Interpretive Resource

Related Story: Roman Coins and Coinage

Related Story: Roman Coins and Coinage

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Aureus (Coin) of Emperor Diocletian, A.D. 293. Roman, minted in Cyzicus. Gold; 5.27 g. The Art Institute of Chicago, gift of Mr. Roger Trienens, 1996.350.

While other coins were made from bronze or silver, the solidus was a type of coin made specifically in the Roman Empire, which was struck from solid gold. The standard weight was approximately 4.5 grams. It was literally the gold standard of Roman currency, and only minted by the imperial court. The emperor Diocletian (r. A.D. 286–305) was the first to produce in limited quantity the solidus, in order to replace the less-dense aureus, seen here.


Hand holding US quarter. ©

Portraits of past presidents, kings, queens, and cultural figures grace the coins of many currencies today. What if today’s political leaders minted coins with their own image on them? One of earliest known coins to depict a living ruler was that of the dynast Mithrapata, which was minted in the 4th century B.C. in Anatolia (modern Turkey). This format came to be used throughout the ancient Mediterranean and eventually became the standard for modern coinage.

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Solidus (Coin) of Emperor Theodosius I, A.D. 383 (25 Aug.)–388 (28 Aug.). Byzantine, minted in Constantinople. Gold; 4.50 g. The Art Institute of Chicago, gift of Martin A. Ryerson, 1922.4904.

Constantine included a variety of images on his coins in addition to his portrait, including himself triumphant on horseback (as on this coin), the Roman sun god, and allegorical figures of victory. In the late Roman Empire, the emphasis began to shift away from the personality of the emperor and more toward the office. Many coins in this case include allegorical images of Rome to support the emperor’s claim to the imperial title.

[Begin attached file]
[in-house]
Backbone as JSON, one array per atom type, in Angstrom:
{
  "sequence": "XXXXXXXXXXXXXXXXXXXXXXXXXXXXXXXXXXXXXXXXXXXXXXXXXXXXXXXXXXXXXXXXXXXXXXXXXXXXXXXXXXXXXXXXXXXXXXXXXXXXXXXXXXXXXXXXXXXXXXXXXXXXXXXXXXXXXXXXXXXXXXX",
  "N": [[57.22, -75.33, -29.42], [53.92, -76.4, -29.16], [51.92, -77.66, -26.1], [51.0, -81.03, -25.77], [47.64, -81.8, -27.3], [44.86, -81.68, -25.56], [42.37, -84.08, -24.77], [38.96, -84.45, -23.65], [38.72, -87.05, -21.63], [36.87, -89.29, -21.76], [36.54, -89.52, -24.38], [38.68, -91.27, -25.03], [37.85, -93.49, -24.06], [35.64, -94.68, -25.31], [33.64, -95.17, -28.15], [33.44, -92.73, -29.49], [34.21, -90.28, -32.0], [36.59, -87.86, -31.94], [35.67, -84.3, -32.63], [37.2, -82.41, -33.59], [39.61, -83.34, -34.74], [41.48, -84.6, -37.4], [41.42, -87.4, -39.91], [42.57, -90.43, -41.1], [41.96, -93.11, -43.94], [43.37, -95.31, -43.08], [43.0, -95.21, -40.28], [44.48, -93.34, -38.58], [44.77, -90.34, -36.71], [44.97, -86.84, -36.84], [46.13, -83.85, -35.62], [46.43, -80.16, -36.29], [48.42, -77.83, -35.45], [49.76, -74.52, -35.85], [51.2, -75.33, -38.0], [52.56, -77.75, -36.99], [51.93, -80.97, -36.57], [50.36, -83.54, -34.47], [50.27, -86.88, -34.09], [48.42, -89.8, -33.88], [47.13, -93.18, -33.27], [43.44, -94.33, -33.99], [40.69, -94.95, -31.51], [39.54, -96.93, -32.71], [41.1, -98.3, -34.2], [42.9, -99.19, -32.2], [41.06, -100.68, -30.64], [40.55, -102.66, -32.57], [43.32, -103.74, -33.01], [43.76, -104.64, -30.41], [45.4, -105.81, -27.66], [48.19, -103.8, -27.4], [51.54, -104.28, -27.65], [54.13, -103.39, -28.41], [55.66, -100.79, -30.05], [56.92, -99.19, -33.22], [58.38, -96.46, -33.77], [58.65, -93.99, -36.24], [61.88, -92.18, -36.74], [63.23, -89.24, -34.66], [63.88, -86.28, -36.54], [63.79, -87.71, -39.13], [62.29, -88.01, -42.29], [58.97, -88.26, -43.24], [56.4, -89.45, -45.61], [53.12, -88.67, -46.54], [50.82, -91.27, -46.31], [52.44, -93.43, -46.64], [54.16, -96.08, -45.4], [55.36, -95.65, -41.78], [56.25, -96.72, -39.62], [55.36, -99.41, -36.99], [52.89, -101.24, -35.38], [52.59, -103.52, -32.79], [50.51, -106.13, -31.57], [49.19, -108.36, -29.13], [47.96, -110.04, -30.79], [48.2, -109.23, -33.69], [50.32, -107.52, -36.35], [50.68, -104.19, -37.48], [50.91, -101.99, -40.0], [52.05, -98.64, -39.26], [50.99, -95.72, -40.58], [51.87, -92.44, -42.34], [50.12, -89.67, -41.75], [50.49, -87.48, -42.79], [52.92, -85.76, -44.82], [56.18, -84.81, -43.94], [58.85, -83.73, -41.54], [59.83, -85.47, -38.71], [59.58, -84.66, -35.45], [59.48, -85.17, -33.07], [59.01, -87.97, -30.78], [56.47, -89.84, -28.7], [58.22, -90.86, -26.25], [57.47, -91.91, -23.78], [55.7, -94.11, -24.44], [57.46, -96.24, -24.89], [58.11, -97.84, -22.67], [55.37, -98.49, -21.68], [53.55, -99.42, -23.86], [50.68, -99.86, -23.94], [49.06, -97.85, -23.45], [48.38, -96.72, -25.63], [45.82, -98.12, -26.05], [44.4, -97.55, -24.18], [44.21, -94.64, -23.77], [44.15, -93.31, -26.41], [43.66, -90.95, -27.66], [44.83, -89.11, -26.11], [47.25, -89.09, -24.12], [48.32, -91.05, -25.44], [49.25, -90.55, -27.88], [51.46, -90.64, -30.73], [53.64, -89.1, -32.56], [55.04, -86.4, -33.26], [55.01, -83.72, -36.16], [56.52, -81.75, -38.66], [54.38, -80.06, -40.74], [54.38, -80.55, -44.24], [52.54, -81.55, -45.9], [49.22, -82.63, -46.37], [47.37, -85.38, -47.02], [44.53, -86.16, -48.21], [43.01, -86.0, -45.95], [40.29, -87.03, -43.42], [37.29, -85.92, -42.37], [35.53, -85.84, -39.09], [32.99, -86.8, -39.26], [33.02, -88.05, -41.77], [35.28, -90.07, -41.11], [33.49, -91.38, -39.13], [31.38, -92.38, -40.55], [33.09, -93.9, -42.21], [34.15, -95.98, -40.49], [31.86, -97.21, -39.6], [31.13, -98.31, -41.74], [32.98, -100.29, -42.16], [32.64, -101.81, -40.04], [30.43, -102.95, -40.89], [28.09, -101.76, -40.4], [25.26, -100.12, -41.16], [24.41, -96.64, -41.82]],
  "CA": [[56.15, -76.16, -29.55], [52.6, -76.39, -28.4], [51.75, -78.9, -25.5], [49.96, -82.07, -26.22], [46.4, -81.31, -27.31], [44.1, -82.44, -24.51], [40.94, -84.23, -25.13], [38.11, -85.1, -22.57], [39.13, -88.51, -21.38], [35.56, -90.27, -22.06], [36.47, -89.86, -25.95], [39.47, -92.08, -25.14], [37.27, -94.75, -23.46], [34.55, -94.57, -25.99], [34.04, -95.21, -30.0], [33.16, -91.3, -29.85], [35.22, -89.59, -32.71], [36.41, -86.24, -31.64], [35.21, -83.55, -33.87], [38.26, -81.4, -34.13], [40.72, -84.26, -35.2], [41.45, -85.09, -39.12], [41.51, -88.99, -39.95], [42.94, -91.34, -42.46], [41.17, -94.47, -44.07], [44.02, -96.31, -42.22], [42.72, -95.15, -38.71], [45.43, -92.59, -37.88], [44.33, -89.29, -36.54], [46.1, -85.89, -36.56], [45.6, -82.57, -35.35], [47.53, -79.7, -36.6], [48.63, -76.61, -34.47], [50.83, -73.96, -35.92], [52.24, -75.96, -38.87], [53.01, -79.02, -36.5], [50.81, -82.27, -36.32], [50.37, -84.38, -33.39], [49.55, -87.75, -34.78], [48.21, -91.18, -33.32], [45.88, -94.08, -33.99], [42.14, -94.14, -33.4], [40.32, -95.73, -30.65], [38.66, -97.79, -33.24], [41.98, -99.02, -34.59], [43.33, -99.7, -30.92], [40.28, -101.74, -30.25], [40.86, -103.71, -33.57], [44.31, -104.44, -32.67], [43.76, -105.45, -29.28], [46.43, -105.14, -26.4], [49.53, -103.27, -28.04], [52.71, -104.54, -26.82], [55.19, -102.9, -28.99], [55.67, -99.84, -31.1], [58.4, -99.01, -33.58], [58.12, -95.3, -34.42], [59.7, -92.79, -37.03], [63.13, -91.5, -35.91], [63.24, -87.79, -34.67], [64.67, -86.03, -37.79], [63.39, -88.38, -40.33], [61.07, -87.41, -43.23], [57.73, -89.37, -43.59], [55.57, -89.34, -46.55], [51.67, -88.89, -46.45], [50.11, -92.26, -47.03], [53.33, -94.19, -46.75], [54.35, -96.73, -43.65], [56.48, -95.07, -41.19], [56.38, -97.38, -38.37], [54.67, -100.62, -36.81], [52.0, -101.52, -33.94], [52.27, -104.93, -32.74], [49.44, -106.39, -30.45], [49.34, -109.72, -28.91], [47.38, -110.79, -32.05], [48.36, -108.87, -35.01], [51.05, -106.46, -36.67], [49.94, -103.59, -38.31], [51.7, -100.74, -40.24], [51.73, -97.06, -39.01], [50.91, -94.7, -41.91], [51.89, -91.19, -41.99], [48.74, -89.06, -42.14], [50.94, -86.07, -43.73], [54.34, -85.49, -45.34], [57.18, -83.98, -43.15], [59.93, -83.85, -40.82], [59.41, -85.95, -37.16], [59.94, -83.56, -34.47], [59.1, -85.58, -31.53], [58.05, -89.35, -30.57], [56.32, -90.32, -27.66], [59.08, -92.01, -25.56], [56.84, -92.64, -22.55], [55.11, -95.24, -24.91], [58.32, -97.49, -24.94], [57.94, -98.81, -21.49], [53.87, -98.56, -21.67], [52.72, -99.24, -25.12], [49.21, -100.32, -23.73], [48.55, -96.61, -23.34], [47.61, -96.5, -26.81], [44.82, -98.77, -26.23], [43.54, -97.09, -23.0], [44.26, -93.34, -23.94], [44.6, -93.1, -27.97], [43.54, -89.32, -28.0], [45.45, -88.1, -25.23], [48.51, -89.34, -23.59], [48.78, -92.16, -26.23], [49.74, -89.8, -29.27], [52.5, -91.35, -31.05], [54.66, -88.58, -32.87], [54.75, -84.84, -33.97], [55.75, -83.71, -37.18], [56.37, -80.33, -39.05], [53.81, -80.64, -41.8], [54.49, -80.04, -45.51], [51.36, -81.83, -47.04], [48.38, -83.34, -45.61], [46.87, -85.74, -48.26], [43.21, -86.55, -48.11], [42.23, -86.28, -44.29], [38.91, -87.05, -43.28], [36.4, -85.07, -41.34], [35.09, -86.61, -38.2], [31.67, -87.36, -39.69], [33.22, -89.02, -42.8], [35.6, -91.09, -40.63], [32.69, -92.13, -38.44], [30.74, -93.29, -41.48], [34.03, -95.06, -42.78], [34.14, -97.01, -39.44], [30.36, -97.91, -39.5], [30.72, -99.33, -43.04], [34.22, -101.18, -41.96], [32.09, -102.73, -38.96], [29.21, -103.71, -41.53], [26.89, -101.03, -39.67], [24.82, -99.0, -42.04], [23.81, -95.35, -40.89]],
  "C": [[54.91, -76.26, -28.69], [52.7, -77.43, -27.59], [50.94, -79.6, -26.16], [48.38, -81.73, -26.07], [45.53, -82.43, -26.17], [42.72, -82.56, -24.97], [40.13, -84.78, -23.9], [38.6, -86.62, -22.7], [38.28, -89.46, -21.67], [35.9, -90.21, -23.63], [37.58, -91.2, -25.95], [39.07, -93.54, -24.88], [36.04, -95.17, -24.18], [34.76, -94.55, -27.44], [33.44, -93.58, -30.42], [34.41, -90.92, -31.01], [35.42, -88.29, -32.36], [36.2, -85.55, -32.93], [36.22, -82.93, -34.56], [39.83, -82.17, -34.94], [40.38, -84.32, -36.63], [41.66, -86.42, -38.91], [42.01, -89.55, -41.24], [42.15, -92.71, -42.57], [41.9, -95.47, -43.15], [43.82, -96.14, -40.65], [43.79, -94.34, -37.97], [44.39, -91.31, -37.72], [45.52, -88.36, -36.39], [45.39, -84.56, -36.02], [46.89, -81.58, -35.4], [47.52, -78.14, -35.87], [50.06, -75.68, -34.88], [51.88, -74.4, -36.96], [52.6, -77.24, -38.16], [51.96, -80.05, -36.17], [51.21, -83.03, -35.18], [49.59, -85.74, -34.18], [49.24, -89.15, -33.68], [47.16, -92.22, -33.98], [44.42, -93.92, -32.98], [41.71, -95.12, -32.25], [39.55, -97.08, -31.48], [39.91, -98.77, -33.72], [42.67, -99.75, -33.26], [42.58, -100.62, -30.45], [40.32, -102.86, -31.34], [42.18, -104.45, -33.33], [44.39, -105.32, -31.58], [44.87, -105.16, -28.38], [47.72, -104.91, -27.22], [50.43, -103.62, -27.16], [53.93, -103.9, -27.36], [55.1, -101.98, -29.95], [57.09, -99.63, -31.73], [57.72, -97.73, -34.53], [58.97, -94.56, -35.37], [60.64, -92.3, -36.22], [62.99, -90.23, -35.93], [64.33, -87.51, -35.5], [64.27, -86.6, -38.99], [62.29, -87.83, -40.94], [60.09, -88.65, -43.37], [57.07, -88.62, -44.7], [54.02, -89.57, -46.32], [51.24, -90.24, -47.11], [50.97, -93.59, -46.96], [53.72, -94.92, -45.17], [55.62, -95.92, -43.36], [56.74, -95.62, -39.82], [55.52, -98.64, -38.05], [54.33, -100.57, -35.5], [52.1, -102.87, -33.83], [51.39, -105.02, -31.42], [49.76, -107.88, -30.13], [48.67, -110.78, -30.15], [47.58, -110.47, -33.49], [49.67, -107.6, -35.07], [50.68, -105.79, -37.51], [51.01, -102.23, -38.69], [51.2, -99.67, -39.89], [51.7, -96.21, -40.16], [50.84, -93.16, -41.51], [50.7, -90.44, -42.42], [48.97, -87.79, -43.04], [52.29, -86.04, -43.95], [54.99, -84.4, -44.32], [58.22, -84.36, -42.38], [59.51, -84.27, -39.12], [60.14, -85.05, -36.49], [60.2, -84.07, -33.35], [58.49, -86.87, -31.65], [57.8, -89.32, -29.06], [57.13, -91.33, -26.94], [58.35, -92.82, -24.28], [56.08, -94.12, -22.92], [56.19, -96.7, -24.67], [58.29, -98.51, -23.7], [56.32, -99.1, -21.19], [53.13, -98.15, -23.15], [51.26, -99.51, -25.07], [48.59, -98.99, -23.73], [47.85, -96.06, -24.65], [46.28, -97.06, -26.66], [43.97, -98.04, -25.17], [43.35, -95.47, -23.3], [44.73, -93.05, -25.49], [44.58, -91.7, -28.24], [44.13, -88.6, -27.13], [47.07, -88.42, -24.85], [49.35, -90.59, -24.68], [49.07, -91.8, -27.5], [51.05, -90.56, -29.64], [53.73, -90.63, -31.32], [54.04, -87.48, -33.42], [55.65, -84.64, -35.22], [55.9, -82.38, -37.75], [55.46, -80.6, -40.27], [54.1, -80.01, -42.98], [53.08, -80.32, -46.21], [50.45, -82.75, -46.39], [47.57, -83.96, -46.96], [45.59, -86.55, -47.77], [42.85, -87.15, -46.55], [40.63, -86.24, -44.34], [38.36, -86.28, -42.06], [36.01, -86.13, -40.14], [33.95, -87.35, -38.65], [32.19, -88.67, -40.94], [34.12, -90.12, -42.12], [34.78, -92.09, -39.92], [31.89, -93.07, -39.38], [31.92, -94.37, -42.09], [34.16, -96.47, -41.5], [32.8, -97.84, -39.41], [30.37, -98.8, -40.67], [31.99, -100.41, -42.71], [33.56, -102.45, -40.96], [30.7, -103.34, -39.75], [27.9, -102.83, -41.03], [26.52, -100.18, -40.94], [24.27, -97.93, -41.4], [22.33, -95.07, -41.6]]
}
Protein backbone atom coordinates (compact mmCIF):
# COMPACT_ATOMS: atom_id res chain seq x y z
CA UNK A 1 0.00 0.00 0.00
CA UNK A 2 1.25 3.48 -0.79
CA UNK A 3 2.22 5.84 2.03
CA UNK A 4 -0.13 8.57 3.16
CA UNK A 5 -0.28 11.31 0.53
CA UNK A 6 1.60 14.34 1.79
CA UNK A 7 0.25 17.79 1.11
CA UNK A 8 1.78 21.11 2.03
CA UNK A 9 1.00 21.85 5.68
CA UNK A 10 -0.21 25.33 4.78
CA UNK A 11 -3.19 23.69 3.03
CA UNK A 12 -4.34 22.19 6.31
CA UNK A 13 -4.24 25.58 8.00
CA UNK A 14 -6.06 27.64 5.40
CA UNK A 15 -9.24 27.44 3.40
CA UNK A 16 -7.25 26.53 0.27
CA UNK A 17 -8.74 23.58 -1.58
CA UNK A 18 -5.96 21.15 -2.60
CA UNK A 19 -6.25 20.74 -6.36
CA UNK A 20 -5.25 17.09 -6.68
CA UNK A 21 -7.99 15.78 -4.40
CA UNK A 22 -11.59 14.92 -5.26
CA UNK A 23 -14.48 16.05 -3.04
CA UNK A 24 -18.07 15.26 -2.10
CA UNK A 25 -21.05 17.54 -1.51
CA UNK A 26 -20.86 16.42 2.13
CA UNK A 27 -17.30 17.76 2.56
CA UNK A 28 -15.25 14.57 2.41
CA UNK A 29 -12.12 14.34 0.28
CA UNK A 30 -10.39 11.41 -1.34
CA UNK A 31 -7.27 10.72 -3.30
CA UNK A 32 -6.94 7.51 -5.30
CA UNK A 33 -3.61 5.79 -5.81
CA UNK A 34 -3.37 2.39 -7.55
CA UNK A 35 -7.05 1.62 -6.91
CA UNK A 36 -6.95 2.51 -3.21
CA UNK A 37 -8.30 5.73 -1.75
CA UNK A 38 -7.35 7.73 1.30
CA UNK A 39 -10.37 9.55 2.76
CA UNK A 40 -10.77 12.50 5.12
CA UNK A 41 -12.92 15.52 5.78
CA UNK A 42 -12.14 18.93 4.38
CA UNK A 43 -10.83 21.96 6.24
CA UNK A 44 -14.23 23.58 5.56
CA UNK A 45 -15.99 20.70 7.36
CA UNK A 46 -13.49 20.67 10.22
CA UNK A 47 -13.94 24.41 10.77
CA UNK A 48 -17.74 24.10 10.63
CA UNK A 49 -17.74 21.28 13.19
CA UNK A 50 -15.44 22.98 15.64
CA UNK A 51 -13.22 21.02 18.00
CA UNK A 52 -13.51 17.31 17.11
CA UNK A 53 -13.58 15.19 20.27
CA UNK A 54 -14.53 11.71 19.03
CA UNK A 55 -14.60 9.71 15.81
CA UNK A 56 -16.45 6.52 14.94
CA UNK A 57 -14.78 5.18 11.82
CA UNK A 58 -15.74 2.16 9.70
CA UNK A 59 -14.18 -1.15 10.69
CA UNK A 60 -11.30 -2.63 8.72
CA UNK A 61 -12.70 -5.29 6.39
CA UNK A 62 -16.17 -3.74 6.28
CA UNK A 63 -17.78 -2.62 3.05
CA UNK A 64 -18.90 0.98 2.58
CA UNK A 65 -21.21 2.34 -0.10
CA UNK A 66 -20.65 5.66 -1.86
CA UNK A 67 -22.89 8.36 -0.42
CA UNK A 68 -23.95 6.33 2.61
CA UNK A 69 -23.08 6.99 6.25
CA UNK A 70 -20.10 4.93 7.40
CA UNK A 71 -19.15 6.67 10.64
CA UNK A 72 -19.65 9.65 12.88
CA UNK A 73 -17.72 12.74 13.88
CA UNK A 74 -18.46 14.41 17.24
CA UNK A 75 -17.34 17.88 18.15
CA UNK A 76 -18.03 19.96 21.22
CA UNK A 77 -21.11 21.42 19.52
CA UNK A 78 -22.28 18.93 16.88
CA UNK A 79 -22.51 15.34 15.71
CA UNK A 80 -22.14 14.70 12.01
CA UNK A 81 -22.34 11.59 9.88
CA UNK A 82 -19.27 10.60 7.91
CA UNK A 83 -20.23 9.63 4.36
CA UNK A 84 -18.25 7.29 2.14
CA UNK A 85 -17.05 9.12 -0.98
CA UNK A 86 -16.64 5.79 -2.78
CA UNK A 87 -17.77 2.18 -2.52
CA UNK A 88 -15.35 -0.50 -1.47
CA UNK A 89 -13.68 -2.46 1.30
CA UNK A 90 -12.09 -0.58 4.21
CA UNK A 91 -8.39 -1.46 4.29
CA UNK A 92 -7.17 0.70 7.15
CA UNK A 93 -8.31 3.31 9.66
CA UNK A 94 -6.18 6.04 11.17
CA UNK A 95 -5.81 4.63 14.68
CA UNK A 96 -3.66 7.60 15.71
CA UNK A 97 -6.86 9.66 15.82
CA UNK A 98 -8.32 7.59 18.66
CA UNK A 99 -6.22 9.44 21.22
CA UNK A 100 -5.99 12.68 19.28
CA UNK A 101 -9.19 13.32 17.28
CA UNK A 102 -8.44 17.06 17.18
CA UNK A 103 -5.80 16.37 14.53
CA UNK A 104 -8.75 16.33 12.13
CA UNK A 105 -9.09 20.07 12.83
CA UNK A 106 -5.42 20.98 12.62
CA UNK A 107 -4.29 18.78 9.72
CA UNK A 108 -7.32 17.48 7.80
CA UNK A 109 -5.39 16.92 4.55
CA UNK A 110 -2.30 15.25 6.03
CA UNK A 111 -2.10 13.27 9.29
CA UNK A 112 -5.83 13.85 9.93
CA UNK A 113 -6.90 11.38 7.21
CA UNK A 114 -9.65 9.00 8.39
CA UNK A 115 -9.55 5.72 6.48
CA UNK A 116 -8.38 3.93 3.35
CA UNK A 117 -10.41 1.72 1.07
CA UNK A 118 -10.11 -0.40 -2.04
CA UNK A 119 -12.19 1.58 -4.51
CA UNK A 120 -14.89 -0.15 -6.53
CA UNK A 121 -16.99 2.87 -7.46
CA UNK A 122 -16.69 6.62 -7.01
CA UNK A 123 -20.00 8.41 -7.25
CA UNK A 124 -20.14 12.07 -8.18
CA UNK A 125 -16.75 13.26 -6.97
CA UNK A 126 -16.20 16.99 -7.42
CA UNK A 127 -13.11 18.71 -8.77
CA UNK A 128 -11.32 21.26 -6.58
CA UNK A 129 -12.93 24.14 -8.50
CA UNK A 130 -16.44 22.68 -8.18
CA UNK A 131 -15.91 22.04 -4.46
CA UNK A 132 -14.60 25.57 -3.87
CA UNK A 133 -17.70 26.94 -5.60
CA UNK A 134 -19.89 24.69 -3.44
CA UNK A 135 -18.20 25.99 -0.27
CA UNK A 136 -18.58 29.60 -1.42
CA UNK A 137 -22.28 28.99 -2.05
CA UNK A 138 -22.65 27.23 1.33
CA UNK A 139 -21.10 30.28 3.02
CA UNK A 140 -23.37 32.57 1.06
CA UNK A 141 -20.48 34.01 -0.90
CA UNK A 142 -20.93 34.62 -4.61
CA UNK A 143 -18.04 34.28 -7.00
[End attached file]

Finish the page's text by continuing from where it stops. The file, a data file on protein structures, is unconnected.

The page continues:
Coin Showing the Emperor Augustus, 19–18 B.C. Roman. Silver; 3.90 g. The Art Institute of Chicago, gift of Martin A. Ryerson, 1922.4856.

Coins were the original political propaganda. It was Caesar’s nephew, Octavian, who adopted the name Augustus when he became emperor (r. 27 B.C.–A.D. 14), and included his august title on his coin. This tradition continued; the word august can be seen in the reverse of Constantine’s coin. These were important visual tools for Constantine, who, after defeating his rival emperors, needed to establish the legitimacy of his sole rule over the newly united Roman Empire.

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Solidus (Coin) of Emperor Leo V, A.D. 813/20. Byzantine, minted in Constantinople. Gold; 4.46 g. The Art Institute of Chicago, gift of Mrs. Emily Crane Chadbourne, 1940.22.

It wasn’t until much later that the imagery on the coins of early Christian and Byzantine emperors became increasingly Christianized. In cases 106 and 130 are several Byzantine coins, all with Christian imagery paired with the emperor’s portraits. These examples show a famous cross once erected at the site of the Crucifixion in Jerusalem, Emperor Leo V (r. 813–20) holding a cross, and Emperor Romanus III (r. 1028–34) being crowned by Mary.

Byzantine, coin, portraits, Roman

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